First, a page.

It was the start of the 2015/16 season, and Aston Villa were struggling to remain a Premier League club. Their young midfielder Jack Grealish had declared himself ready to represent England rather the the Republic of Ireland, after a breaking into the Villa first team, and it did not go down well.
Grealish had represented Ireland right up to under-21 level through his grandparents’ nationalities. He seemed genuinely proud to represent the Republic, often tweeting about his call-ups with shamrocks and #COYBIG hashtags. So when he did declare for England, it was a bitter pill for Irish fans to swallow.
Thiswas a young and as-yet unproven player. For Grealish to have the confidence, the nerve, to say he’s ready for England was equally hard for English fans to digest. Sure, he’d broken into the Villa team. But this was a poor side that ultimately finished bottom of the Premier League.
He was good, yes. But that bit of arrogance in Grealish did him no favours in the eyes of football fans. He needed to prove himself much more before being anywhere near internation class.
An education in the Championship
Aston Villa’s eventual relegation from the Premier League in 2016 was a turning point in Jack Grealish’s career. Maybe even a blessing in disguise. Over the 3 seasons that Villa spent in the Championship, Grealish shone. He made a total of 89 appearances and scored 14 goals, assisting 16.
He stood out as one of the Championship’s leading talents, and certainly an influential figure for Villa. Sure, they scraped promotion via the play-offs. But looking at the stats, if Grealish had started more games they might have made it automatically. Put simply, without Grealish, Villa’s system just didn’t work as well.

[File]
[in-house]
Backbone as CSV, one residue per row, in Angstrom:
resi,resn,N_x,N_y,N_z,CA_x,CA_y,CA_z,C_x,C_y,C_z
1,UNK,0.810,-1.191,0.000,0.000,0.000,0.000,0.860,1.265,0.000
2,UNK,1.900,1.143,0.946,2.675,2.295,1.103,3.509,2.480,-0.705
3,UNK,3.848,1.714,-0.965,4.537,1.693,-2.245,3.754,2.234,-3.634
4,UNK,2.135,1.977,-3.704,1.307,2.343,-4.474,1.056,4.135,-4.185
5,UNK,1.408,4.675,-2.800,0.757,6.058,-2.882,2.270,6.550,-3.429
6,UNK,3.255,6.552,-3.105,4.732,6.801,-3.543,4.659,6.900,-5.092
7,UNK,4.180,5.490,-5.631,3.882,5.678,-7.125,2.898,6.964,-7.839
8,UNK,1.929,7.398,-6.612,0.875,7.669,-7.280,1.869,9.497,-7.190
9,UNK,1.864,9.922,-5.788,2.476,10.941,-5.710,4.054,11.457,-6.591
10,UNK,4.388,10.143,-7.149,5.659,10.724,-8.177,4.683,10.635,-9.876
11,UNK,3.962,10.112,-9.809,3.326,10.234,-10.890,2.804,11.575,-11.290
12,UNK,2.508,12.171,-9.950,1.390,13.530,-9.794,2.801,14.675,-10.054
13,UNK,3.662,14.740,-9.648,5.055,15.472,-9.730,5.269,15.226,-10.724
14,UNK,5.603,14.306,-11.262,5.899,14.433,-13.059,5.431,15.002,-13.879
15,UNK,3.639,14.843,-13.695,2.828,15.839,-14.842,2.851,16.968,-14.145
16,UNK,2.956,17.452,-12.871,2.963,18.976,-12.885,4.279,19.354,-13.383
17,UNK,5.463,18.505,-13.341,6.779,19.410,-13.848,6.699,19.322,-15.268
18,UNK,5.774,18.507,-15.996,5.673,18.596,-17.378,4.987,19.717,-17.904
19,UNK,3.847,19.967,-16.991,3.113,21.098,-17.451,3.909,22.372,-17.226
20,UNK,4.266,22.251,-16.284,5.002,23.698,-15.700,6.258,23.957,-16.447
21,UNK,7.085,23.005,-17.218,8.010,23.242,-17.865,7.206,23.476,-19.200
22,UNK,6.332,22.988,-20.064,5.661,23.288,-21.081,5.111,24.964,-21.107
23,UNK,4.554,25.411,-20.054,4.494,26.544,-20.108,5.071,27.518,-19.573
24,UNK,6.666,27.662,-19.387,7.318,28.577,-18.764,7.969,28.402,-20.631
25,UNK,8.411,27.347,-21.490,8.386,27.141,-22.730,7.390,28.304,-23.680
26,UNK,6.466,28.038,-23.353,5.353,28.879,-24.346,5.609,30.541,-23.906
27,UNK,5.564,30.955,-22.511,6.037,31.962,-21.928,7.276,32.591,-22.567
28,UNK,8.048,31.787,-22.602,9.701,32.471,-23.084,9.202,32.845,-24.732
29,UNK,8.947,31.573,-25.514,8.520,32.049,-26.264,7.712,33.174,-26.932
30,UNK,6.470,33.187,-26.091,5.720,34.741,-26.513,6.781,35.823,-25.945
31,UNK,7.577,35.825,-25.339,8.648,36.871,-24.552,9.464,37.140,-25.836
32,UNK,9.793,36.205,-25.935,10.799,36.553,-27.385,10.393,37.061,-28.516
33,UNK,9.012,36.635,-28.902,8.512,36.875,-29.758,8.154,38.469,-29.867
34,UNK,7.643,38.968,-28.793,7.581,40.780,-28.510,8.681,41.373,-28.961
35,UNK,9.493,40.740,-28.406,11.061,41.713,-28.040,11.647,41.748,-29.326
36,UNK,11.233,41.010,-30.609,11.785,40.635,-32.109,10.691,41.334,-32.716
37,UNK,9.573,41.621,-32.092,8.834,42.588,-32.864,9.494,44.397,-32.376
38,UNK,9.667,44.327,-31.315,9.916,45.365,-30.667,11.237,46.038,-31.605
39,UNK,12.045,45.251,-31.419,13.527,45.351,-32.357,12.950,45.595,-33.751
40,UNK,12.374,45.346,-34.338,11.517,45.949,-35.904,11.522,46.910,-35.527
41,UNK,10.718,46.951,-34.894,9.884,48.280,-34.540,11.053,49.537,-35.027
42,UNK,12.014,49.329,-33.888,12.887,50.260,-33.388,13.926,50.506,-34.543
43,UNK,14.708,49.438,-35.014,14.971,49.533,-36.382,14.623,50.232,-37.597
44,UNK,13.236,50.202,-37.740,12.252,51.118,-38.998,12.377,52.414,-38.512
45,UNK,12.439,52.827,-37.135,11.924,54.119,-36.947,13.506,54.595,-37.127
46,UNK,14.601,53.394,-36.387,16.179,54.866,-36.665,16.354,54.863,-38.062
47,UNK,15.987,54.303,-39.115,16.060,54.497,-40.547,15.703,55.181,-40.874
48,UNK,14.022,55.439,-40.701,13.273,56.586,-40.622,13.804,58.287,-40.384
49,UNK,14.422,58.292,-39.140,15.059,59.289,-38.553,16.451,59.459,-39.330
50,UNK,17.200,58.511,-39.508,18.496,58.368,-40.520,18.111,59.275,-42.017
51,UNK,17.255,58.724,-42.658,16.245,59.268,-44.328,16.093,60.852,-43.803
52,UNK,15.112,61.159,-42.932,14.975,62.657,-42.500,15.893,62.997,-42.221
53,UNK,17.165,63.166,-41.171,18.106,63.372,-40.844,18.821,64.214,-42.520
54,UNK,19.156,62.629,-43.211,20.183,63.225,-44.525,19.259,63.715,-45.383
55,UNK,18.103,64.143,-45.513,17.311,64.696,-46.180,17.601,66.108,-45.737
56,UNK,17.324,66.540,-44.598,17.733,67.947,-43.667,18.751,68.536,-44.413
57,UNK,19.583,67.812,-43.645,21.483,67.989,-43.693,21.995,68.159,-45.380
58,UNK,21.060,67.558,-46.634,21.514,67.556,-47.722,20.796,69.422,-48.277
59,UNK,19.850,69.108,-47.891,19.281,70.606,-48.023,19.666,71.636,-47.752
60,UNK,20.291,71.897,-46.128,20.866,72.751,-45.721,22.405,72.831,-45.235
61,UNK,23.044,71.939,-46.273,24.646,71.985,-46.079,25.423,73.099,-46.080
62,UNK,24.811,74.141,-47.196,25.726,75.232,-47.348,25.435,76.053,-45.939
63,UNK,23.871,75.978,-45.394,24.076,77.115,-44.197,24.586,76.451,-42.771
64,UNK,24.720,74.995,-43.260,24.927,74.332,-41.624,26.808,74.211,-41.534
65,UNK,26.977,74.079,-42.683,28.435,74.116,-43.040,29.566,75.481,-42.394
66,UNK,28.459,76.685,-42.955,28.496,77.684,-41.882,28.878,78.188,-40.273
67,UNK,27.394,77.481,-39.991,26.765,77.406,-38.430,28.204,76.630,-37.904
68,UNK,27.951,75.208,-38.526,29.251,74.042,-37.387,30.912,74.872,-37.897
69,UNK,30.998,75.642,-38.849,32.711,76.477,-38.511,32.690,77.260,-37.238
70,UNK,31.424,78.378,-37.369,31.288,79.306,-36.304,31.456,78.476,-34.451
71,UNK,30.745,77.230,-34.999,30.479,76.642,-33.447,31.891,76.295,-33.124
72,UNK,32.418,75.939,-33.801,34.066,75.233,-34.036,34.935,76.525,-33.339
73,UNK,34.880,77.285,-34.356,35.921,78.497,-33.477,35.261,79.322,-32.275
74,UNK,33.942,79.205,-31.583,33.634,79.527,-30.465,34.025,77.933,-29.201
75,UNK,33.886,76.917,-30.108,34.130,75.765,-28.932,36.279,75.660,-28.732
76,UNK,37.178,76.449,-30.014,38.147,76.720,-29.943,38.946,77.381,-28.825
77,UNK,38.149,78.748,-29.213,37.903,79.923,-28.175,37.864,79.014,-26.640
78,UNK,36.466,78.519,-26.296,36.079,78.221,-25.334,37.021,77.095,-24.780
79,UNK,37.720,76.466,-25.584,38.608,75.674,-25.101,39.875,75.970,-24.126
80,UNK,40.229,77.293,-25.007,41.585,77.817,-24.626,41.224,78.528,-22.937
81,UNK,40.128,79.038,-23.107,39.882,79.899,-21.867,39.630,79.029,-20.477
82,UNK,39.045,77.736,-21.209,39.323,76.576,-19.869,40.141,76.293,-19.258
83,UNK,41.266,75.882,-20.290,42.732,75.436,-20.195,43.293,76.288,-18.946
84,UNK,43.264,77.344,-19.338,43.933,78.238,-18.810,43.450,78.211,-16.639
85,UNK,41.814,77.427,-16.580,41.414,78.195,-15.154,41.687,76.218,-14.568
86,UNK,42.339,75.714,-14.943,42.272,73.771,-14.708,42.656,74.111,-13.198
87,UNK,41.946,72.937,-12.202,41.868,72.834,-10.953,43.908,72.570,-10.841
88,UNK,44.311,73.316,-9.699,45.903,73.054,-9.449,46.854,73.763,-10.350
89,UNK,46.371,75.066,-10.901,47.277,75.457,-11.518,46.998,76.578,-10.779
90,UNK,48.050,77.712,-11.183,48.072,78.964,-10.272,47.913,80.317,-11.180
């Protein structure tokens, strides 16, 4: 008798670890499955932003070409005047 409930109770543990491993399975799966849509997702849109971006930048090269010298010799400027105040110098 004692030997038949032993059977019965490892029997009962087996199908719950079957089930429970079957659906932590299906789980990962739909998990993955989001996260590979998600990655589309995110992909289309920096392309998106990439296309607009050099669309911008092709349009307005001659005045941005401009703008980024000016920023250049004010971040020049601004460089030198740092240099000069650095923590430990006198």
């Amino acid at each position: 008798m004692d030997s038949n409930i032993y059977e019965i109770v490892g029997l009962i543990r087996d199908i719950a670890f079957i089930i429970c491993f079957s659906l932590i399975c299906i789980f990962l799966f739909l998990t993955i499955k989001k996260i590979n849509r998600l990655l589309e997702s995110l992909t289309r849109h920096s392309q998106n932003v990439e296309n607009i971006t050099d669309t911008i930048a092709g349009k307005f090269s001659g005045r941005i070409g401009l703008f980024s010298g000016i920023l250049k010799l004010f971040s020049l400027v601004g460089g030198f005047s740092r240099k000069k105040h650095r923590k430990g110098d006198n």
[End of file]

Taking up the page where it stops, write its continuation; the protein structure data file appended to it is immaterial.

Dean Smith’s tactical tweaks
With the dismissal of Steve Bruce only 11 games into the 18/19 Championship season, Villa were looking shapeless and directionless. Languishing in 12th place after drawing with bottom club Preston, the prospect of promotion looked bleak. Tactically, the club looked stale and conservative. For Grealish, this meant playing in the middle of the pitch and deeper than he’d have liked. A playmaker rather than an offensive player.
The arrival of Dean Smith switched Villa’s focus to a higher press from the back, resulting in Grealish pushing forwards. This meant he was thinking more like a second striker, finding space beyond the actual number 9 and often down the left. His focus was on goal scoring, more than goal creating.
The start of the 19/20 Premier League season has seen much of the same. And this has only helped Grealish continue his growth into an all-round attacking midfielder.
Where would he fit in Southgate’s system?
His current form – particularly in a MOTM performance against Brighton – certainly warrants national team recognition. However his advanced position from midfield is not an option Gareth Southgate usually deploys. He prefers more traditional, deeper central midfielder such as Jordan Henderson, Ross Barkley and Declan Rice. This enables his usual attacking front 3 to run forwards.
Leicester’s James Maddison is probably ahead of him in the pecking order, should Southgate experiment with a number 10-type player. His withdrawal from the last England squad through illness – only to be seen in a casino on the night of the game – will have done him no favours though.
Let’s assume Southgate does decide on a new system with an advanced midfielder just off the main striker. Grealish is ready – he’s earned his chance, and has matured into arguably the most in-form English player in that position.